SORRY, HATERS — ** 1/2 — Robin Wright Penn, Abdel Kechiche, Sandra Oh; not rated, probable R (profanity, violence, ethnic slurs, vulgarity).

"Sorry, Haters" has a loose, improvised feel, which seems to suggest that screenwriter/director Jeff Stanzler let his actors make up much of their dialogue. It also has a troubling aloofness, a coldness that is unfortunate, because a film like this needs to have an emotional center.

Still, there's no denying the power of its sucker-punch ending.

This post-9/11 thriller follows Ashade (Abdel Kechiche), an Arab chemist who's been unable to find comparable work in the states. So he's working as a cabbie in New York City, which is how he meets television executive Phyllis MacIntyre (Robin Wright Penn).

"Philly," as she prefers to be called, is a bit pushy and won't take no for an answer when she offers to help Ashade and his sister-in-law, Elouise (Elodie Bouchez), who are trying to free his brother from captivity in Syria. As it turns out, Philly has her own reasons for wanting to help Ashade, who may be right to question her motives.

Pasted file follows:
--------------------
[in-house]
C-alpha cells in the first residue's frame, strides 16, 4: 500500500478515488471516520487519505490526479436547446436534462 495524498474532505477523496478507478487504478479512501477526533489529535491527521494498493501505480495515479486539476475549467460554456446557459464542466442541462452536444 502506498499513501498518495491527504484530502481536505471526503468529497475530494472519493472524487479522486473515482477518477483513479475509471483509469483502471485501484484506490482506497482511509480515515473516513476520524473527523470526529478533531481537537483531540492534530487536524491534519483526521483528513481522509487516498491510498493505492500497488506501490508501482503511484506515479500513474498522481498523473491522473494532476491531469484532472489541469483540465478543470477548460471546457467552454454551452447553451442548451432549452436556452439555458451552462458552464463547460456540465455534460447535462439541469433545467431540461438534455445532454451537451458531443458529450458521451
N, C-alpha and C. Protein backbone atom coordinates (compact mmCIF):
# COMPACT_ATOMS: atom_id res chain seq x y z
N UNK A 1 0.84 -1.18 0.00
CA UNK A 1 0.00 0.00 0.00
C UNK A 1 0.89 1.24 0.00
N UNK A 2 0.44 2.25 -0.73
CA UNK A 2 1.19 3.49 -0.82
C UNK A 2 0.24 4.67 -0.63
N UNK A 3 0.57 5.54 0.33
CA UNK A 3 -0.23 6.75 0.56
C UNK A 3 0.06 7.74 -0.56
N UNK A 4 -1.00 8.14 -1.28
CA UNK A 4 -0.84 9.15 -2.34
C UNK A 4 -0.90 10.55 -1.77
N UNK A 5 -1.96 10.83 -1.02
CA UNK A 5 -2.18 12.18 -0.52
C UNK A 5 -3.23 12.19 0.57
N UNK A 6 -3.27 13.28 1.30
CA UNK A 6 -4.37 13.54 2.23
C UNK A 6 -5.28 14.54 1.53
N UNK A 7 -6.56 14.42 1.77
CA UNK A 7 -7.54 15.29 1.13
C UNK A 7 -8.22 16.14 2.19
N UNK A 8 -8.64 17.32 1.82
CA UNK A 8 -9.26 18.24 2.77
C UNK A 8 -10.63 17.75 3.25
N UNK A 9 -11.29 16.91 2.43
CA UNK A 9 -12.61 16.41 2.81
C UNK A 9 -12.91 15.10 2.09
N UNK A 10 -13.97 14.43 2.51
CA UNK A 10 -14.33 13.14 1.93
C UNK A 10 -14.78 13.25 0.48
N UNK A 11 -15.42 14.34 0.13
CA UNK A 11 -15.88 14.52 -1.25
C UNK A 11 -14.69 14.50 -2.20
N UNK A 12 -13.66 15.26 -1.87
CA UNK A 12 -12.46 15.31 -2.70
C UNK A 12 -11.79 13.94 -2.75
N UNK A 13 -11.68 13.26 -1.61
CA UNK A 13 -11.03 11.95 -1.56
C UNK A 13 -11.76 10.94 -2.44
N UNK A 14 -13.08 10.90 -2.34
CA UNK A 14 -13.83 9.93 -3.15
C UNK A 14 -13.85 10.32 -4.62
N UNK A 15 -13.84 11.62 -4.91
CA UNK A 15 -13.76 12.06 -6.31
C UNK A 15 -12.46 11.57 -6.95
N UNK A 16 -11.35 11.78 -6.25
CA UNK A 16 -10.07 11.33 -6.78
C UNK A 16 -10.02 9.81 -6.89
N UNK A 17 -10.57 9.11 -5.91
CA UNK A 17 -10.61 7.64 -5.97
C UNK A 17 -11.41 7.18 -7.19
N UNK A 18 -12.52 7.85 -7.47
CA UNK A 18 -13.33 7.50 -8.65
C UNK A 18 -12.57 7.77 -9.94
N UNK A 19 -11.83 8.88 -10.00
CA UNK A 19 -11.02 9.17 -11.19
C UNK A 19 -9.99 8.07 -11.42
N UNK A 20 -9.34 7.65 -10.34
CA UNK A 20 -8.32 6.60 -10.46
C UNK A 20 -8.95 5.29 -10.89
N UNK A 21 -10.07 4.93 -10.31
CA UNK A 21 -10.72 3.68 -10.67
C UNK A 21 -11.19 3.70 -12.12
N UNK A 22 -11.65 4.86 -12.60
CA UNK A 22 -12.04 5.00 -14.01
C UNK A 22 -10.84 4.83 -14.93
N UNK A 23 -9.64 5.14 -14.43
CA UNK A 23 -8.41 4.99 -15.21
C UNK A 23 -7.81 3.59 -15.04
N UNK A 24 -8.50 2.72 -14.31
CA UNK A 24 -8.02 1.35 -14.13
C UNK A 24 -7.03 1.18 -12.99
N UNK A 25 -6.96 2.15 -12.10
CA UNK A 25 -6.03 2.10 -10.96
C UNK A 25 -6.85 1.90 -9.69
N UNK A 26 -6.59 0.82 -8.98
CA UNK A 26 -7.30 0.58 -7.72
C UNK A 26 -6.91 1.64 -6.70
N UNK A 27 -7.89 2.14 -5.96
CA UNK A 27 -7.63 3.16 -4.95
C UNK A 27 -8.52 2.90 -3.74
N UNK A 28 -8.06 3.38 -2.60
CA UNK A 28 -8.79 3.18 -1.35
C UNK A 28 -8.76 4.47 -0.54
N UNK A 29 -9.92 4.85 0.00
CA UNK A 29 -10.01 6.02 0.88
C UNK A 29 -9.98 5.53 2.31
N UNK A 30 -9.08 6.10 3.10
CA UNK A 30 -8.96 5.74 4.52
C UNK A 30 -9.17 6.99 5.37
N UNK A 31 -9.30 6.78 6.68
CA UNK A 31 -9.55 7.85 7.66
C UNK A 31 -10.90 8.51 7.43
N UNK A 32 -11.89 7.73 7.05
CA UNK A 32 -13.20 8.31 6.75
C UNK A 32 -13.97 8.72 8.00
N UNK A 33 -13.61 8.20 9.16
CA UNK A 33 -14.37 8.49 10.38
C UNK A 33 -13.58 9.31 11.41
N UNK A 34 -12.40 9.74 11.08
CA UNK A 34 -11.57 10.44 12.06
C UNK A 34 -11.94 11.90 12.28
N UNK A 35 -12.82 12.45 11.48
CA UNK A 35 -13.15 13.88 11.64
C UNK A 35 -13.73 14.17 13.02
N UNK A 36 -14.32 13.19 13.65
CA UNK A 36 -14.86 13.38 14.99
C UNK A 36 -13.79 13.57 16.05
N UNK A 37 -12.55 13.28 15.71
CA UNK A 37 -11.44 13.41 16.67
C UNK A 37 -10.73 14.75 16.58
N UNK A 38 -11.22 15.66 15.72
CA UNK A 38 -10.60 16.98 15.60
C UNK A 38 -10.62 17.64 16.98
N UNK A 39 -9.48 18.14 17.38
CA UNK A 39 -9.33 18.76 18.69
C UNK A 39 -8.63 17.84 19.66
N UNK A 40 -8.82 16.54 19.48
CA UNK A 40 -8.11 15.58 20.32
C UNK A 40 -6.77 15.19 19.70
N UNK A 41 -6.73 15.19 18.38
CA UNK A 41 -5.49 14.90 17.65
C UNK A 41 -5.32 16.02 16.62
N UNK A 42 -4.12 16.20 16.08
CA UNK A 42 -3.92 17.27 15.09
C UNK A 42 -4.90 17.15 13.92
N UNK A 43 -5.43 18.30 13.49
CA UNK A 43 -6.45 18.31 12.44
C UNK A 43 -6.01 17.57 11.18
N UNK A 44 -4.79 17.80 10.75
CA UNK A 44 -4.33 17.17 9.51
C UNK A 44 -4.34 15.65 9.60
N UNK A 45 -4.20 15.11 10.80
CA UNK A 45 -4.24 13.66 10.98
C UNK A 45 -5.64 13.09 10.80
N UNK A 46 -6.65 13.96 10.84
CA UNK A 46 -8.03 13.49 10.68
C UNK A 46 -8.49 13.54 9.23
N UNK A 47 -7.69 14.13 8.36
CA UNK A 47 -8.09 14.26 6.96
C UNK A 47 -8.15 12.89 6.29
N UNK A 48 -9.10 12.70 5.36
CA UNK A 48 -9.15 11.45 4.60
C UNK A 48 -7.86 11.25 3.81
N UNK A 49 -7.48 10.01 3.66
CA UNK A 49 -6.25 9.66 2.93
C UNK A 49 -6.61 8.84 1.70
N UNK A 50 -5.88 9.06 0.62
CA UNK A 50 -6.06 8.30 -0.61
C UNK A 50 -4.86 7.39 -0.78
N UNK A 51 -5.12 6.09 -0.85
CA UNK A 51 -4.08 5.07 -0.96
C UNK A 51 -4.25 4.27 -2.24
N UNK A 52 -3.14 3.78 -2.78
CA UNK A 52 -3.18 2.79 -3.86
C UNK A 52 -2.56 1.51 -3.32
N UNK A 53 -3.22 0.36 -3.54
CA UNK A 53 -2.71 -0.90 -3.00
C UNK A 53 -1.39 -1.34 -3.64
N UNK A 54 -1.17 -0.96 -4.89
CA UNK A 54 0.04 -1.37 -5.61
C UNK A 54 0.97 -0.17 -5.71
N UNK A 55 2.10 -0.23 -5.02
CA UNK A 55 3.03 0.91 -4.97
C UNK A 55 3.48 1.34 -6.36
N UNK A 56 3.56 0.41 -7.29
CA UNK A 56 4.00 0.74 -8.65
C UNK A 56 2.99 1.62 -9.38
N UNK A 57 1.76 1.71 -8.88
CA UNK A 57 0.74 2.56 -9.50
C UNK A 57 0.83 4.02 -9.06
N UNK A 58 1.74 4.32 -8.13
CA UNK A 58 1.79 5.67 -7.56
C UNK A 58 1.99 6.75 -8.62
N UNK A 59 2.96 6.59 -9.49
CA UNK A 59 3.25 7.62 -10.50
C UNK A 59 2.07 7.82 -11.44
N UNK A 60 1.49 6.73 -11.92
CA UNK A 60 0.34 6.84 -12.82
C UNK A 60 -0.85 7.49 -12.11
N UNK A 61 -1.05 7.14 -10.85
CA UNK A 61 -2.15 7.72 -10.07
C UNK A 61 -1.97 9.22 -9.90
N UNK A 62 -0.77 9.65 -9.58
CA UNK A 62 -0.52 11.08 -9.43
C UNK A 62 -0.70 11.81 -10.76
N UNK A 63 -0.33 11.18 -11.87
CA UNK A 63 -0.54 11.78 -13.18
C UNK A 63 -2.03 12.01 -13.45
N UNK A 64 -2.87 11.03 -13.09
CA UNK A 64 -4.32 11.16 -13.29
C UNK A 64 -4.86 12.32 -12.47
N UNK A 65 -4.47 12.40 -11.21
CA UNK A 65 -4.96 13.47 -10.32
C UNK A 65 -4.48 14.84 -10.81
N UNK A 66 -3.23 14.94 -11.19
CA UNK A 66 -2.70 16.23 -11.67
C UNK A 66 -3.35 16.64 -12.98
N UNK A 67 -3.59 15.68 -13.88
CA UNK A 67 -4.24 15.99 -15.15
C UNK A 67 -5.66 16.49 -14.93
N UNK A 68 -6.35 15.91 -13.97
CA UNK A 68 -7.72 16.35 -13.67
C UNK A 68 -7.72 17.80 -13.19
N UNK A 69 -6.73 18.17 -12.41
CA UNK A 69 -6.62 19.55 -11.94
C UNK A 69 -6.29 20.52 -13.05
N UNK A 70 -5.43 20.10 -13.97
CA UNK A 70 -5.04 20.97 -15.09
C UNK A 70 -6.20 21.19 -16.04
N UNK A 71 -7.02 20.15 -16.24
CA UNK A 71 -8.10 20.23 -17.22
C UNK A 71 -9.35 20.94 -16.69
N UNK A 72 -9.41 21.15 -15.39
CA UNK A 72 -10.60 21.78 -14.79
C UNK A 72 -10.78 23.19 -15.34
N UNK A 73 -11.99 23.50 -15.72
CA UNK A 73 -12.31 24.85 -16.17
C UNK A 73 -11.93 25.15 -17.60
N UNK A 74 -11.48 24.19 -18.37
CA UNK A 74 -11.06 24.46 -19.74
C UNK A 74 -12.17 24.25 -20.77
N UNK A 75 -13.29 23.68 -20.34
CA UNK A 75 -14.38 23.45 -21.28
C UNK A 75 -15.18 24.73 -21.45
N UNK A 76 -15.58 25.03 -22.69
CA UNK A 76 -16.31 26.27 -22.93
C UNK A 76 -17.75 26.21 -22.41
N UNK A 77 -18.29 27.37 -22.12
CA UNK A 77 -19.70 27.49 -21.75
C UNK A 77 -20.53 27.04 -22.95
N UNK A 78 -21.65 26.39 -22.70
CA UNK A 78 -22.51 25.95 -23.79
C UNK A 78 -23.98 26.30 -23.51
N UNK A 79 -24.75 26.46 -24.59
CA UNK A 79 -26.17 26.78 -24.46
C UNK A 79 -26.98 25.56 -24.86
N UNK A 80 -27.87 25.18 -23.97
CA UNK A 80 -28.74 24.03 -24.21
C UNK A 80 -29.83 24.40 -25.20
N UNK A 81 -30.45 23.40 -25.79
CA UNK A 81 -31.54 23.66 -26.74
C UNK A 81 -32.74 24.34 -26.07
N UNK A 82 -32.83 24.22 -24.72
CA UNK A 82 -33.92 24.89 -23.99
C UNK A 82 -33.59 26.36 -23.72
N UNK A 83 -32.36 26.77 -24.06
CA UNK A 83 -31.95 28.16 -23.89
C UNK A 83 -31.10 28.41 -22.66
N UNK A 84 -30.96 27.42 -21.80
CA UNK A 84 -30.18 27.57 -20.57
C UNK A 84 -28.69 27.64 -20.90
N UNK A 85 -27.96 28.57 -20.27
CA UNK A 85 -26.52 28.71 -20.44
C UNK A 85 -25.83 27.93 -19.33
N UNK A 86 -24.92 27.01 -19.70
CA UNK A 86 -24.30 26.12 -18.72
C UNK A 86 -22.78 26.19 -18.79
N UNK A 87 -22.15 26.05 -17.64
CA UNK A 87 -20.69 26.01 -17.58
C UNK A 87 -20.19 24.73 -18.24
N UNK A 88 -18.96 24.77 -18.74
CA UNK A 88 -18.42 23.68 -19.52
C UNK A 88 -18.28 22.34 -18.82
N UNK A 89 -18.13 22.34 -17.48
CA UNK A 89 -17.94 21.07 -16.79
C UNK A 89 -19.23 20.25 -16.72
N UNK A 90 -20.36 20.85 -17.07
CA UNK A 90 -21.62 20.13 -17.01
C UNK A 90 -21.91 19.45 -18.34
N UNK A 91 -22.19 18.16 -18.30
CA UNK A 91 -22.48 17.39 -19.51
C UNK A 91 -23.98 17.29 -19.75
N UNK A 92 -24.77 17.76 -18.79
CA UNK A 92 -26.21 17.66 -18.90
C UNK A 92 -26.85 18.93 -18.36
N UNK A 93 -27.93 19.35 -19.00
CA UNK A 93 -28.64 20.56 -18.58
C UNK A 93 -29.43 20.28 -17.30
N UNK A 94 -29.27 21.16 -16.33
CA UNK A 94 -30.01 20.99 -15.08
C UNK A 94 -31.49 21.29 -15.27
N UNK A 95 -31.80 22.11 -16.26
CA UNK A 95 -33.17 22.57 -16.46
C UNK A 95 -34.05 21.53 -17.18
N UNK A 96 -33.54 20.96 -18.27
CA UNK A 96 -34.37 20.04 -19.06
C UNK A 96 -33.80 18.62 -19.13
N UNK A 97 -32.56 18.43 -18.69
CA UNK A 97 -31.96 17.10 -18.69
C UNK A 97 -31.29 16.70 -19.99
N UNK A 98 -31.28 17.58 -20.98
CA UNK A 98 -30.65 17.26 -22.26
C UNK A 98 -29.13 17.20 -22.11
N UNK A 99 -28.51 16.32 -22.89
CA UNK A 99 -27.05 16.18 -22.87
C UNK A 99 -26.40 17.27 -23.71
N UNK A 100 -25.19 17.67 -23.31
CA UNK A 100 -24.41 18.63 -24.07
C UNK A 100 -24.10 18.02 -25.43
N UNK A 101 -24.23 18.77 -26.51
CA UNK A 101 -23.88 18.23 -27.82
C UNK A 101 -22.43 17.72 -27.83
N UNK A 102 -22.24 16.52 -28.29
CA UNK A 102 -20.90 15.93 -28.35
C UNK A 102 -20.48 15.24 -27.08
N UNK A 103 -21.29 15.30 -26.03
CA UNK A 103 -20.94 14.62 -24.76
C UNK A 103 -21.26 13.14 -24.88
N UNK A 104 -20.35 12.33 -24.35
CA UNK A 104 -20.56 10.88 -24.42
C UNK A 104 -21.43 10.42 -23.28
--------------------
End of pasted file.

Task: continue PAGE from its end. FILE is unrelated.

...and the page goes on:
That's about all that can be said about the film without spoiling some major plot twists — one of the biggest involving the relationship between Wright Penn's character and another played by Sandra Oh.

Stanzler's first feature since 1992's "Jumpin' at the Boneyard" does build steam as it goes, though the somewhat slow pacing works against it. And an overbearing musical score, which includes songs by avant-rockers Sonic Youth, doesn't help.

The acting is strong, though. Wright Penn's character is obviously the trickier one to play, because she is supposed to be a bit of an enigma, but the character arc of Kechiche's Syrian expatriate is also a challenge.

"Sorry, Haters" is not rated but would probably receive an R for scattered use of strong sexual profanity, violence (including an act of terrorism and violence against women), use of ethnic slurs and racial epithets, and some crude sexual references and language. Running time: 86 minutes.